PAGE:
Thursday, February 7, 2008

Political Reform, Lesson 13: Registering on Election Day

I've learned the hard way that when you move from one state to another, you need to find out right away what the deadline is for voter registration. If you care, that is, which I didn't always. But one year I did care, and having come from a state where the voter registration deadline was 20 days before Election Day, I traipsed into the DMV on Day 28, ever so proud that I remembered in plenty of time. But no. My new state's deadline was 29 days before Election Day. I was one day late.

Which brings up this question: do you know your state's voter registration deadline? My guess is you don't know, because a full 84 percent of Americans are unable to accurately identify their state's deadline. It's no wonder; some of the deadlines are unbelievably complex, like Nevada's: "9:00 p.m. on the fifth Saturday before any primary or general election. 9:00 p.m. on the third Saturday before any recall or special election. However, if a recall or special election is held on the same day as a primary or general election, the registration closes at 9:00 p.m. on the fifth Saturday before the day for the elections." (Translation: "Move to another state already; we don't need your vote.")

North Dakota neatly avoids the problem entirely by not requiring voters to register at all. And not surprisingly, it's one of a handful of states that have a 15 percent higher voter turnout rate than the national average, which is an abysmal 36 percent. Those states with the highest voter turnout rates, in addition to North Dakota, are Idaho, Maine, Minnesota, New Hampshire, Wisconsin, and Wyoming, all of which allow same-day voter registration. That's right; in those states you can register to vote on Election Day. Minnesota leads the pack with a whopping 77 percent voter turnout rate.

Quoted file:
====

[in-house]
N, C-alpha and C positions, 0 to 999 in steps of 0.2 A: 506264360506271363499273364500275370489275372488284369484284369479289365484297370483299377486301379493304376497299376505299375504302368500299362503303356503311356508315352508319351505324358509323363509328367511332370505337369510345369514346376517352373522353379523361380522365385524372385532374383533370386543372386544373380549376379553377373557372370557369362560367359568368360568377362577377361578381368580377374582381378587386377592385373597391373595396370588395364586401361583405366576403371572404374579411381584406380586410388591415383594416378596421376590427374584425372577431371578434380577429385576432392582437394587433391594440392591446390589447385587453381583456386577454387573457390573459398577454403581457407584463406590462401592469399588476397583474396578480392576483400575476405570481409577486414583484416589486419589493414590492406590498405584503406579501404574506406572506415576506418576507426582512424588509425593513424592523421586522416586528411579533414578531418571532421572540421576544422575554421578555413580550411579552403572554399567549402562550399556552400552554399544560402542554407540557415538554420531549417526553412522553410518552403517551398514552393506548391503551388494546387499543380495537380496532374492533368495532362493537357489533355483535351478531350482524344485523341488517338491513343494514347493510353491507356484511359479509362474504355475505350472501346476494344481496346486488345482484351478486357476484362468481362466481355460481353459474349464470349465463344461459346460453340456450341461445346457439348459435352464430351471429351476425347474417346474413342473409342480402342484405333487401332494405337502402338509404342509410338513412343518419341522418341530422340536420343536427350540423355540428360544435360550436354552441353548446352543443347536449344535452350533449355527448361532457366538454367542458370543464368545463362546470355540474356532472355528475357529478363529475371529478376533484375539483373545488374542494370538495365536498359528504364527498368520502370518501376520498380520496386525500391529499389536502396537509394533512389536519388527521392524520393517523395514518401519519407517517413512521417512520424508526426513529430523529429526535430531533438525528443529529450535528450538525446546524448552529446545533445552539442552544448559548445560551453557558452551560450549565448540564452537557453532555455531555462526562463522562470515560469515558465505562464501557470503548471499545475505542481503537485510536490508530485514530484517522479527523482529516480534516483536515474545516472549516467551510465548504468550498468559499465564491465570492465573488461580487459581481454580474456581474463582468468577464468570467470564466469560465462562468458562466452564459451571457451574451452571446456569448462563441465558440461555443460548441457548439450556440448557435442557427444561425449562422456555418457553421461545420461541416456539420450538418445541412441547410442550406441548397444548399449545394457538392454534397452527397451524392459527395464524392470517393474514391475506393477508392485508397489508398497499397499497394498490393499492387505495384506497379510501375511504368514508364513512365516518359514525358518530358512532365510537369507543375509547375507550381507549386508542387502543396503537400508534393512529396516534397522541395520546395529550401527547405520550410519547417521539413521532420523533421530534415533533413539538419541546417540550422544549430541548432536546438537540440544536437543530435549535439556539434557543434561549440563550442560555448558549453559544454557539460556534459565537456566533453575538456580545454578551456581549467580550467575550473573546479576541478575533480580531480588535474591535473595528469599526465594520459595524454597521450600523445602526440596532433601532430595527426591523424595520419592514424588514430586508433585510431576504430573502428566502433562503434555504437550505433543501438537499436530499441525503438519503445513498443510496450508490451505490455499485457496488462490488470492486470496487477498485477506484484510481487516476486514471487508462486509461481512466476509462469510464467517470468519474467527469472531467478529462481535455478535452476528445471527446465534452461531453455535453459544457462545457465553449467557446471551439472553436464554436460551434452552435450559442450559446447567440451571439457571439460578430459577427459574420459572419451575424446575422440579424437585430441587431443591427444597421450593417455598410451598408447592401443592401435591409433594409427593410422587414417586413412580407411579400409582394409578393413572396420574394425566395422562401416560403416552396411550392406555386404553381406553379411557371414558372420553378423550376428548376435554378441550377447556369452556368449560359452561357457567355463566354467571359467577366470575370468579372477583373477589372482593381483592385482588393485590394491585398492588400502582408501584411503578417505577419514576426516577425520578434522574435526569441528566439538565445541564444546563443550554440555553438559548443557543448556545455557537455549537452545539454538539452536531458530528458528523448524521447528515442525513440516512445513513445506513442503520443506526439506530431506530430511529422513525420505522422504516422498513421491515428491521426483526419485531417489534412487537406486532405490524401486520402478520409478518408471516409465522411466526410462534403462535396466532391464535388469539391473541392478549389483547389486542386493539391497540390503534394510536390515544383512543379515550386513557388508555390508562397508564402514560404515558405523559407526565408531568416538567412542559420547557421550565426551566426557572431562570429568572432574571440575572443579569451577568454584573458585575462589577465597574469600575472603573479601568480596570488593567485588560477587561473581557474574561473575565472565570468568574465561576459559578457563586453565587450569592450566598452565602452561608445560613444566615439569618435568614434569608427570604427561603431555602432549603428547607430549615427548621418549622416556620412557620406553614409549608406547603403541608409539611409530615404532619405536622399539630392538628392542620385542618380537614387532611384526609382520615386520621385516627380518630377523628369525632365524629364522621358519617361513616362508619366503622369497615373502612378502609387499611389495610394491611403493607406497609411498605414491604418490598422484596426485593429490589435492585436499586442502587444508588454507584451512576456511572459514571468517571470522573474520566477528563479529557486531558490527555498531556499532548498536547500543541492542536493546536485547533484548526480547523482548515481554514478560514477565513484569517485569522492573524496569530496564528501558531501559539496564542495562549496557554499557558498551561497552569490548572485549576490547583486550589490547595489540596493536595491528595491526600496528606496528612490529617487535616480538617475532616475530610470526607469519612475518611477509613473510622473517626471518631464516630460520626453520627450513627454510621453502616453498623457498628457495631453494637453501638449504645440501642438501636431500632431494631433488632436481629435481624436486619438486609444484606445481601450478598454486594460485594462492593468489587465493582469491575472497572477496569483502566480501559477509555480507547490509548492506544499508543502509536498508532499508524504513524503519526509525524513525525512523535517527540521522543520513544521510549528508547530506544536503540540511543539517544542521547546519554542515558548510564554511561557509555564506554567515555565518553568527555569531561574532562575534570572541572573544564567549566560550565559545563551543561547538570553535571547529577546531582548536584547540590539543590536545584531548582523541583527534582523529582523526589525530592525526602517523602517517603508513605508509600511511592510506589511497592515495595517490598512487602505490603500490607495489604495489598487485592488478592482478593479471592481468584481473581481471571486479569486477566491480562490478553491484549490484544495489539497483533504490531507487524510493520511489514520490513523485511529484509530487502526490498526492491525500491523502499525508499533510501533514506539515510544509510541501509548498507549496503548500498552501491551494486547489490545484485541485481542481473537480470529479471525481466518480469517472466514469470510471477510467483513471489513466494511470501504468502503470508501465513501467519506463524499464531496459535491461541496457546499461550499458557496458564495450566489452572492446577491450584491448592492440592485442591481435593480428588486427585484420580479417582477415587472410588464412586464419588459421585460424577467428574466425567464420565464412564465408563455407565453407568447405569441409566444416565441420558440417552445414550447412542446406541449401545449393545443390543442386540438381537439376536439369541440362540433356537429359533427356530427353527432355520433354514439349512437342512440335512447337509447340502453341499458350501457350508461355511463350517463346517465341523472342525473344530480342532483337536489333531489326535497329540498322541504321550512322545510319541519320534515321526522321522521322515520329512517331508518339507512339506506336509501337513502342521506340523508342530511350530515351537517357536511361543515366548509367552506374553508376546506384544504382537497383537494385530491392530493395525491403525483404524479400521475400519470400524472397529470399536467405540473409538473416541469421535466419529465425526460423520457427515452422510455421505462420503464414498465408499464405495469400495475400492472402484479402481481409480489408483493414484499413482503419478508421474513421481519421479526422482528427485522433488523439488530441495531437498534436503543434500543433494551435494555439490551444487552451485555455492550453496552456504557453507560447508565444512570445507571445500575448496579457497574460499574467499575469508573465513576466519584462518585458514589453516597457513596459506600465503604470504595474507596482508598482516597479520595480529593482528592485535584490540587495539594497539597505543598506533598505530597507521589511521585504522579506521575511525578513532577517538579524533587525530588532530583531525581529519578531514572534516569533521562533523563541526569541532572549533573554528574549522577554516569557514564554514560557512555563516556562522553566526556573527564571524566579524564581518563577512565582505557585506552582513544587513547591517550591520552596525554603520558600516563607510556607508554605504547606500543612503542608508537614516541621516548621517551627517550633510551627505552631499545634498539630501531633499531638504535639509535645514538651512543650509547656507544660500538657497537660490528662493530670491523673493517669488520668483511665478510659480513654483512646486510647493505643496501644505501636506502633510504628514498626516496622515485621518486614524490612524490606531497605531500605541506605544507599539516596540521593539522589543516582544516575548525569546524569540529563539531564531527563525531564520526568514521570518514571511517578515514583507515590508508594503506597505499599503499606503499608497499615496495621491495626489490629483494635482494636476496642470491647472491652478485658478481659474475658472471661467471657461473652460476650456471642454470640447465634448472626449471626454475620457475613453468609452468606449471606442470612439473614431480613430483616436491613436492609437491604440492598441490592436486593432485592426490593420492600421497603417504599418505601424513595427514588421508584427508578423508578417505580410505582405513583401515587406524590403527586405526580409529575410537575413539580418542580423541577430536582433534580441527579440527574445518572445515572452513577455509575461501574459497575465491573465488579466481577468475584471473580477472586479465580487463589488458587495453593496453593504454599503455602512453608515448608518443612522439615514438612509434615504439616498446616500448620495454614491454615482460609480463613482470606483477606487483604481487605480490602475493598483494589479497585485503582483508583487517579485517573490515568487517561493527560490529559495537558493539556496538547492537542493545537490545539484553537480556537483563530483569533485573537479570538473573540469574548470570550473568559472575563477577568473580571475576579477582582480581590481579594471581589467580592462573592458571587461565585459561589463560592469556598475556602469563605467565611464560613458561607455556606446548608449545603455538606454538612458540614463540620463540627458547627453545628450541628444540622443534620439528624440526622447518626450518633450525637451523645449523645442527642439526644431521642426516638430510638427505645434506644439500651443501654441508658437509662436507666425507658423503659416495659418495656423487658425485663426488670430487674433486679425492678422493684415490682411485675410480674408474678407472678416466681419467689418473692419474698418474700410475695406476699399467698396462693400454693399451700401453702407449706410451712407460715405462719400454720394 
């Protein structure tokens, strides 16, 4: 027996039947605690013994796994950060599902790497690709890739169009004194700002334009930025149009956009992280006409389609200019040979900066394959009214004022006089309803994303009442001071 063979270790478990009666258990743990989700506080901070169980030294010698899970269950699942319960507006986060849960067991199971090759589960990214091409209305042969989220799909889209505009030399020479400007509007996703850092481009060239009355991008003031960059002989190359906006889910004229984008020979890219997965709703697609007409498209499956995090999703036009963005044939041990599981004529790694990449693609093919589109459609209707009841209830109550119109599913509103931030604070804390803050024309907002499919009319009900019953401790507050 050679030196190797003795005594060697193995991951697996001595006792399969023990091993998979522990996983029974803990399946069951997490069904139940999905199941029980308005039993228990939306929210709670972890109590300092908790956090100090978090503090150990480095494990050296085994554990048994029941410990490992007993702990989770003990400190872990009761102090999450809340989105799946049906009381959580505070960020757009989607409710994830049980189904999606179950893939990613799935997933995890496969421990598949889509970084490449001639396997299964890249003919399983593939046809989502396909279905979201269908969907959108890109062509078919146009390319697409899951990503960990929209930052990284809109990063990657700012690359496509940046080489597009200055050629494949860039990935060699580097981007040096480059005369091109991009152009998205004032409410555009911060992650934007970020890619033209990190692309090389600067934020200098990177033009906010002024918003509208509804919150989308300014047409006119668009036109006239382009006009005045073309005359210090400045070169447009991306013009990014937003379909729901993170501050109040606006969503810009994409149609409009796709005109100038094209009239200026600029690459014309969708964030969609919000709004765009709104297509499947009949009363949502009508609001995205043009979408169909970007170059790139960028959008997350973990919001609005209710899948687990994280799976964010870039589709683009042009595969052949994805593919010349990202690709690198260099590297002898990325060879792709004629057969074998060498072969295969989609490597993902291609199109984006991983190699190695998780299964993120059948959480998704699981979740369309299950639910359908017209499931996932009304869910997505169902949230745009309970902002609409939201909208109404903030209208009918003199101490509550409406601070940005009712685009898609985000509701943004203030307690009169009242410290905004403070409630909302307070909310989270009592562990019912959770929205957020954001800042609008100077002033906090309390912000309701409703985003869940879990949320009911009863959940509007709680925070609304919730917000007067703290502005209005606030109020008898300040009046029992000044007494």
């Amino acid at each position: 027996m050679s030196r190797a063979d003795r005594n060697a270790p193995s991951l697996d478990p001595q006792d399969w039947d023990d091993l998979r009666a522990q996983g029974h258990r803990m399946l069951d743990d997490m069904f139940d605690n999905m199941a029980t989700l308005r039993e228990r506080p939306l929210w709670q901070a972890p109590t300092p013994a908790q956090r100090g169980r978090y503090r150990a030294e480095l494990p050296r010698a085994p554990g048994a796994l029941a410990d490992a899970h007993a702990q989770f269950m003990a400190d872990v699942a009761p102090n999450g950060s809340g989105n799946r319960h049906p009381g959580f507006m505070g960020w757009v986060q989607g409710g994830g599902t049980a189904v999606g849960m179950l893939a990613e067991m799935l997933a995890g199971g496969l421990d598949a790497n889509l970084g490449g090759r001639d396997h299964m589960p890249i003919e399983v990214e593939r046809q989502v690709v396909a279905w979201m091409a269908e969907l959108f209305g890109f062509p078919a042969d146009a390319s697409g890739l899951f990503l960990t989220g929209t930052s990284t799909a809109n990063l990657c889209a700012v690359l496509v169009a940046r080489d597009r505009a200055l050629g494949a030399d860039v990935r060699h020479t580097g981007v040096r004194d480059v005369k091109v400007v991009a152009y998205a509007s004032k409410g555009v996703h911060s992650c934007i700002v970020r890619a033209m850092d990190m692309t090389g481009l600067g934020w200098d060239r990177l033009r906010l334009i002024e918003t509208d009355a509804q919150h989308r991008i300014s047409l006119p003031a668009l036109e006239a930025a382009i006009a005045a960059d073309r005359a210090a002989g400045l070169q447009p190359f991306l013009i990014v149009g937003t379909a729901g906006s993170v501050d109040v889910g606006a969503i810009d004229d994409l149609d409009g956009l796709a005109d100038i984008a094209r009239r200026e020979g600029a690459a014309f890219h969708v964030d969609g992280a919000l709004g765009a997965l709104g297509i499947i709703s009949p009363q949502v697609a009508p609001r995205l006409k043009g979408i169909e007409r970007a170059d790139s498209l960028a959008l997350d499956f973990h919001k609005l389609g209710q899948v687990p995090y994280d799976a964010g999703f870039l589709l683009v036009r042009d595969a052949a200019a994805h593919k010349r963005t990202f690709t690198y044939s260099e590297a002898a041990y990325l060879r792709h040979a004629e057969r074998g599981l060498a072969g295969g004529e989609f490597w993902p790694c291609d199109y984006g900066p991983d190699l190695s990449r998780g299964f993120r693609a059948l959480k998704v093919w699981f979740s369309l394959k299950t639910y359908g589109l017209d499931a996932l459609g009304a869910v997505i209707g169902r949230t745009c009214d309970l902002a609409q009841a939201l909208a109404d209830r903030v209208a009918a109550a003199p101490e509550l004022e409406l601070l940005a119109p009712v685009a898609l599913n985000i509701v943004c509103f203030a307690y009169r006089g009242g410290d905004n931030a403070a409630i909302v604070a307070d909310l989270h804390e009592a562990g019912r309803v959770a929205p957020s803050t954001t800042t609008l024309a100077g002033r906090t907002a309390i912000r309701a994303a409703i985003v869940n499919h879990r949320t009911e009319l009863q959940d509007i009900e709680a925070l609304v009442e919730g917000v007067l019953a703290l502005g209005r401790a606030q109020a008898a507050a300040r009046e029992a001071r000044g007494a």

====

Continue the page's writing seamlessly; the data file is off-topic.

Early registration deadlines made sense in an era of slower communications. But in an age when my computer can decide in roughly 3 seconds whether I qualify for a credit card, surely the local election board can decide in just a few minutes whether I'm qualified to vote.

This is an issue that impacts partisans and independents alike. But it's especially important to politically active independents for this one reason: when partisan officials make it harder for people to vote rather than easier, that's a form of voter suppression. And ending voter suppression in every form is a high-priority independent voter issue.

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